THE DAILY FED
Aviation Safety Steps
Yesterday the White House Commission on Aviation Safety and Security announced its first recommendations on the future of airport safety. Vice President Gore, the commission's chairman, said the administration would make a $300 million request to Congress for bomb detection machinery. He also authorized the National Transportation Safety Board to serve as the main coordinating agency after airline crashes. In taking these steps, the Vice President cited the TWA Flight 800 disaster, plans by the defendants in the World Trade Center bombing to attack aircraft, and ongoing problems with Iraq as evidence of the need for action on this issue.
Gore's announcement marks the first time the federal government has taken primary responsibility for flight safety, rather than relying on airlines. Previous federal efforts to increase the safety of fliers have often run into opposition from an airline industry wary of the cost of such measures.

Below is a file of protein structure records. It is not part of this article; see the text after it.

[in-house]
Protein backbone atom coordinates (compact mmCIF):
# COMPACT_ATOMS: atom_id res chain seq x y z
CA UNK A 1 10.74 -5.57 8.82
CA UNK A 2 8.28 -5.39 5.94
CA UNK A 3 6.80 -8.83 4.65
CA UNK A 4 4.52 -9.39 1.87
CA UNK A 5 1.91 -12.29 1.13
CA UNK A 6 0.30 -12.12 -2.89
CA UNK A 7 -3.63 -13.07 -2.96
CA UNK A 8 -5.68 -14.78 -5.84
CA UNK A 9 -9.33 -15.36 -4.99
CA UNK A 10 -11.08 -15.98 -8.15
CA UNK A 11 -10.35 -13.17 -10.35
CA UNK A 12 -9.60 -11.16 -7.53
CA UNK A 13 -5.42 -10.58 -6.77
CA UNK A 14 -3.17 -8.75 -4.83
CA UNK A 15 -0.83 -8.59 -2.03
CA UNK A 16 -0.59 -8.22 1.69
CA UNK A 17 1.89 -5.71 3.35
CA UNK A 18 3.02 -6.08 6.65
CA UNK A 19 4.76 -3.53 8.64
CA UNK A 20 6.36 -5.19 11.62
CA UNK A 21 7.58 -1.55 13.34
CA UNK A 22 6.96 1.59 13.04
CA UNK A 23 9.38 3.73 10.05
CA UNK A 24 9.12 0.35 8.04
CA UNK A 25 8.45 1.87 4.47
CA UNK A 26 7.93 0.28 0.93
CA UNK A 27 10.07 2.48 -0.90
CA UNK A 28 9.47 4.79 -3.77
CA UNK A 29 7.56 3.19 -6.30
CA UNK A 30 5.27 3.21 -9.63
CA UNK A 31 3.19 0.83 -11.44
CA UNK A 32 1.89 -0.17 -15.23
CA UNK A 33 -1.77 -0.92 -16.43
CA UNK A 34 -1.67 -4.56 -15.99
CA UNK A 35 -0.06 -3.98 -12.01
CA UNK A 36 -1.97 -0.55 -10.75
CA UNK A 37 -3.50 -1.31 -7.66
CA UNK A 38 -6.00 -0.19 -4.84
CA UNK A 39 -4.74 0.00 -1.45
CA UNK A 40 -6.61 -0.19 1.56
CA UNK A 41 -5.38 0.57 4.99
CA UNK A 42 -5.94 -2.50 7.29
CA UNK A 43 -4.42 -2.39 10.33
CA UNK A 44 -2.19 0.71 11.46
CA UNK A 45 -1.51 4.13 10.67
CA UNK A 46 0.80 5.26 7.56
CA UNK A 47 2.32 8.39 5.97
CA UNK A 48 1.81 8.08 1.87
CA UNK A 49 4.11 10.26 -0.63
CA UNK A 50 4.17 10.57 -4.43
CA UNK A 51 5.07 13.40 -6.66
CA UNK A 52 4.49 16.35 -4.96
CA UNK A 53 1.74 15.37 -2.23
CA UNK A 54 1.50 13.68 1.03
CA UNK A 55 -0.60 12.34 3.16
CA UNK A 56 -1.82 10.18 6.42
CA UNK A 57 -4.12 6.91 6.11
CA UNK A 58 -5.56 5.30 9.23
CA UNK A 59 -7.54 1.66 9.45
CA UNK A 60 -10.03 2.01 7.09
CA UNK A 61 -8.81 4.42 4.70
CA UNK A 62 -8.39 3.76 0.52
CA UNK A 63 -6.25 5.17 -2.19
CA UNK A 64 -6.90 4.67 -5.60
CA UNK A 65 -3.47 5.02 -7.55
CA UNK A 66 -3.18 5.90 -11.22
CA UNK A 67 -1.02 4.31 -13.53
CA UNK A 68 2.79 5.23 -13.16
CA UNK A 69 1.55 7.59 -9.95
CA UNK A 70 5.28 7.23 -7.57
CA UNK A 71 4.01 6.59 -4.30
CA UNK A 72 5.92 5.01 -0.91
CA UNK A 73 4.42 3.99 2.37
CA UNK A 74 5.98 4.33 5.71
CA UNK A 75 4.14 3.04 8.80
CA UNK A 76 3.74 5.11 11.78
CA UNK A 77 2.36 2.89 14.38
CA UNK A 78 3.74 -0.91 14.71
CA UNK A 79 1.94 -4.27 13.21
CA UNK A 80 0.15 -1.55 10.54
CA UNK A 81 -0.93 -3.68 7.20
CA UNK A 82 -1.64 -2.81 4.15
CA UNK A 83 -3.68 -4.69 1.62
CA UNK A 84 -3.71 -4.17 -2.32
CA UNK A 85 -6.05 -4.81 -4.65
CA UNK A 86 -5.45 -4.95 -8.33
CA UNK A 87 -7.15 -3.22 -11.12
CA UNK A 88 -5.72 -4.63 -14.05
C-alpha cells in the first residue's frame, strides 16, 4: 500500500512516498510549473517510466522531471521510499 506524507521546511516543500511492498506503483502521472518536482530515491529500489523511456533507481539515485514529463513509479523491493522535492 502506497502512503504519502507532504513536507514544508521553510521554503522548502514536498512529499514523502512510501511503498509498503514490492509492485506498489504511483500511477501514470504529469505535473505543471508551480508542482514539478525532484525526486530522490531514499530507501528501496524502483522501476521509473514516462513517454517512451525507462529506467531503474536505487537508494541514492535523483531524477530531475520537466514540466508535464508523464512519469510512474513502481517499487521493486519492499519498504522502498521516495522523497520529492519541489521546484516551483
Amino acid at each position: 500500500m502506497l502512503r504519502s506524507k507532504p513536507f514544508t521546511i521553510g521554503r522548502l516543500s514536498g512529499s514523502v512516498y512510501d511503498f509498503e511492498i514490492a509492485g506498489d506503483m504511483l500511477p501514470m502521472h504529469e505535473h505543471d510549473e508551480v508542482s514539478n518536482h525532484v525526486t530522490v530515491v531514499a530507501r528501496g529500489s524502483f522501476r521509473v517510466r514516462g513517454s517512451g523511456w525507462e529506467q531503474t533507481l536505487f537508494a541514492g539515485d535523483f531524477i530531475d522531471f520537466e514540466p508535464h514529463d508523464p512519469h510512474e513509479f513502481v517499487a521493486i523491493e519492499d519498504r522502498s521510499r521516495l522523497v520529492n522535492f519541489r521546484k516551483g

These announcements are just the beginning of a stream of announcements likely to come from the commission in the coming months. And on Capitol Hill, both the House and Senate are both likely to begin considering airline safety measures this fall.
Other options that the commission is considering include:
- Preventing the take-off of domestic flights on which passengers have checked bags but have failed to board;
- increased government scrutiny of airport personnel, including training and evaluation programs and background checks;
- the creation of comprehensive databases for the tracking and evaluation of passengers as potential threats to safety;
- increased use of bomb-detection dogs.